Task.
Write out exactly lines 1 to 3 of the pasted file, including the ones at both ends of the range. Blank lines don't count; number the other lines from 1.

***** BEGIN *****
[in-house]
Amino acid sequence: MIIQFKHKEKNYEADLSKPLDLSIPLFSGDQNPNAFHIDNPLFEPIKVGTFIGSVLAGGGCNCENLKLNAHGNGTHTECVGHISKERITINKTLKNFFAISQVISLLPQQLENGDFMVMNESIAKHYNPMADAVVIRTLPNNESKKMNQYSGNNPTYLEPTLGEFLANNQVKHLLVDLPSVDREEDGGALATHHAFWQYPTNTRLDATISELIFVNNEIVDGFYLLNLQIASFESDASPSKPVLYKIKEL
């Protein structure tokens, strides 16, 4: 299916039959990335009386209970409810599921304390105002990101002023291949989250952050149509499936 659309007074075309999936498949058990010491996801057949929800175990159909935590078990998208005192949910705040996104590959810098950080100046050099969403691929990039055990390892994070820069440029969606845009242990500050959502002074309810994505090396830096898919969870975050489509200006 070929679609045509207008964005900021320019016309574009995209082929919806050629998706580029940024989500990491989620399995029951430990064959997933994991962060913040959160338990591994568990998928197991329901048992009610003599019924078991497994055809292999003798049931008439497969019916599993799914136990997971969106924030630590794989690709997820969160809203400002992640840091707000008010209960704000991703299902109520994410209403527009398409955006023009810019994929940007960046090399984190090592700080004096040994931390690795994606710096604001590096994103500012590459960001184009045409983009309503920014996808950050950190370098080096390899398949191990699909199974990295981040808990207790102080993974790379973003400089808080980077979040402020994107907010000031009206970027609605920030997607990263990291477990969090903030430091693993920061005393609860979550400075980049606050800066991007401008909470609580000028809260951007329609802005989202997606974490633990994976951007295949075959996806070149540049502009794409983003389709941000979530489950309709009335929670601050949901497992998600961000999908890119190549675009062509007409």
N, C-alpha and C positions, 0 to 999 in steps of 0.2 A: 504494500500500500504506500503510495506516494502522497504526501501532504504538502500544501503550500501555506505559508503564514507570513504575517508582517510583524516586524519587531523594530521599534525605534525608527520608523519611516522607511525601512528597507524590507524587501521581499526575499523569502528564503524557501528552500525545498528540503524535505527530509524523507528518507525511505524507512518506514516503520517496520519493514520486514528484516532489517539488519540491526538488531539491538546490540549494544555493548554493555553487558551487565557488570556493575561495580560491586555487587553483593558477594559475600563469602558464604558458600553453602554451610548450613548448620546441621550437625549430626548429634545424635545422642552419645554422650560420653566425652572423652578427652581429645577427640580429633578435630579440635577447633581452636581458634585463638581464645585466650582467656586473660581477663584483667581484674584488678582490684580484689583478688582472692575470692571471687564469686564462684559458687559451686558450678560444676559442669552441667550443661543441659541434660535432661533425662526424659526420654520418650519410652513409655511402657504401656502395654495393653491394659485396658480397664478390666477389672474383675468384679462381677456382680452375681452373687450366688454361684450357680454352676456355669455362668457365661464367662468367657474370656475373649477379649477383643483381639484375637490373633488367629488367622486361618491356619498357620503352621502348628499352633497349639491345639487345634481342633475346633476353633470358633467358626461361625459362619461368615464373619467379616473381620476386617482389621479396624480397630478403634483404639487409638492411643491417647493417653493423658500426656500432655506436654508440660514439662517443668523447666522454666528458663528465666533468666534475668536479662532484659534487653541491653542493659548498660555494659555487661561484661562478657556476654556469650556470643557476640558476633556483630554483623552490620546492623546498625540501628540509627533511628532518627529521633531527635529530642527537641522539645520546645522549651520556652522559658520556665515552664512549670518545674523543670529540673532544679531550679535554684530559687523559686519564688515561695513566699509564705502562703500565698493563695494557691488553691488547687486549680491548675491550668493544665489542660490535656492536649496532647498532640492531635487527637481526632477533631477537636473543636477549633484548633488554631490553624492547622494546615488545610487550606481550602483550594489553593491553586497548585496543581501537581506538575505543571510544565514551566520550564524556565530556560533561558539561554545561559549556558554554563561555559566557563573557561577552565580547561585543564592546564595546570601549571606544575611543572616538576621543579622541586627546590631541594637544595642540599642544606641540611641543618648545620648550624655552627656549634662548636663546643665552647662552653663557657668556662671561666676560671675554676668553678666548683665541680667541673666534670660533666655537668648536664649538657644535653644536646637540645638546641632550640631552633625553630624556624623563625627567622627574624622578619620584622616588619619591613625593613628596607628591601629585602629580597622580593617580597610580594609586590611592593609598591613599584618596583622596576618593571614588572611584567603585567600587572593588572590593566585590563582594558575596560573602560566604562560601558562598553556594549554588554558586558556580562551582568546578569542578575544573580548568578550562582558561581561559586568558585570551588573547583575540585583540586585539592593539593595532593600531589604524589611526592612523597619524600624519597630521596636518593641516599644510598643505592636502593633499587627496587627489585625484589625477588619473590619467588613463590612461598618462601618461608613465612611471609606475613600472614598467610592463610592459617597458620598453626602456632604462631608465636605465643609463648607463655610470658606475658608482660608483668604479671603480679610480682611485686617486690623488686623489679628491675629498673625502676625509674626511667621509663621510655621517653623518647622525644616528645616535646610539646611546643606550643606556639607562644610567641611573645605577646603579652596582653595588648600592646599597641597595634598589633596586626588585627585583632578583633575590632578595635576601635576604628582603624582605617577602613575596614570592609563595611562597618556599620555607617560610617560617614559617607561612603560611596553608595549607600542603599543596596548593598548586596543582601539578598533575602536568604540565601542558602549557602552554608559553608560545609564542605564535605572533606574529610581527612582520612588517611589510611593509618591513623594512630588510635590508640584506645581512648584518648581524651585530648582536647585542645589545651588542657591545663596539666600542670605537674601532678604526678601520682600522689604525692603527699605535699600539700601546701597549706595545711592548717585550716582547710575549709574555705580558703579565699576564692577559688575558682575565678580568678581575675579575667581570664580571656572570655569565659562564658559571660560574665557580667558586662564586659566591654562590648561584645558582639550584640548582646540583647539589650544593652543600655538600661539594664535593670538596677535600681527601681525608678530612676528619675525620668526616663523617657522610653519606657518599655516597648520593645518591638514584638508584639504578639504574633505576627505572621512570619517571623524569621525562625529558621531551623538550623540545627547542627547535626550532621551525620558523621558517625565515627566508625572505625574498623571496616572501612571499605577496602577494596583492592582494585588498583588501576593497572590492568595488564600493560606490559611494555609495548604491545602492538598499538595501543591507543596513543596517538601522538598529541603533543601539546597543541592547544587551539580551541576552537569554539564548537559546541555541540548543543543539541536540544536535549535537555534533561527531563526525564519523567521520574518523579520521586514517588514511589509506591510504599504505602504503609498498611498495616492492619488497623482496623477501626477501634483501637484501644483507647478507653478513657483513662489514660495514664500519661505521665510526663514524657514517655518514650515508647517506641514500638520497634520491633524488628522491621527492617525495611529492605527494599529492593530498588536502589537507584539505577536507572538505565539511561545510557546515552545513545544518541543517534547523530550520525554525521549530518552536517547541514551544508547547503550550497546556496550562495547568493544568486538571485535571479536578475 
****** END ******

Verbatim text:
[in-house]
Amino acid sequence: MIIQFKHKEKNYEADLSKPLDLSIPLFSGDQNPNAFHIDNPLFEPIKVGTFIGSVLAGGGCNCENLKLNAHGNGTHTECVGHISKERITINKTLKNFFAISQVISLLPQQLENGDFMVMNESIAKHYNPMADAVVIRTLPNNESKKMNQYSGNNPTYLEPTLGEFLANNQVKHLLVDLPSVDREEDGGALATHHAFWQYPTNTRLDATISELIFVNNEIVDGFYLLNLQIASFESDASPSKPVLYKIKEL
């Protein structure tokens, strides 16, 4: 299916039959990335009386209970409810599921304390105002990101002023291949989250952050149509499936 659309007074075309999936498949058990010491996801057949929800175990159909935590078990998208005192949910705040996104590959810098950080100046050099969403691929990039055990390892994070820069440029969606845009242990500050959502002074309810994505090396830096898919969870975050489509200006 070929679609045509207008964005900021320019016309574009995209082929919806050629998706580029940024989500990491989620399995029951430990064959997933994991962060913040959160338990591994568990998928197991329901048992009610003599019924078991497994055809292999003798049931008439497969019916599993799914136990997971969106924030630590794989690709997820969160809203400002992640840091707000008010209960704000991703299902109520994410209403527009398409955006023009810019994929940007960046090399984190090592700080004096040994931390690795994606710096604001590096994103500012590459960001184009045409983009309503920014996808950050950190370098080096390899398949191990699909199974990295981040808990207790102080993974790379973003400089808080980077979040402020994107907010000031009206970027609605920030997607990263990291477990969090903030430091693993920061005393609860979550400075980049606050800066991007401008909470609580000028809260951007329609802005989202997606974490633990994976951007295949075959996806070149540049502009794409983003389709941000979530489950309709009335929670601050949901497992998600961000999908890119190549675009062509007409």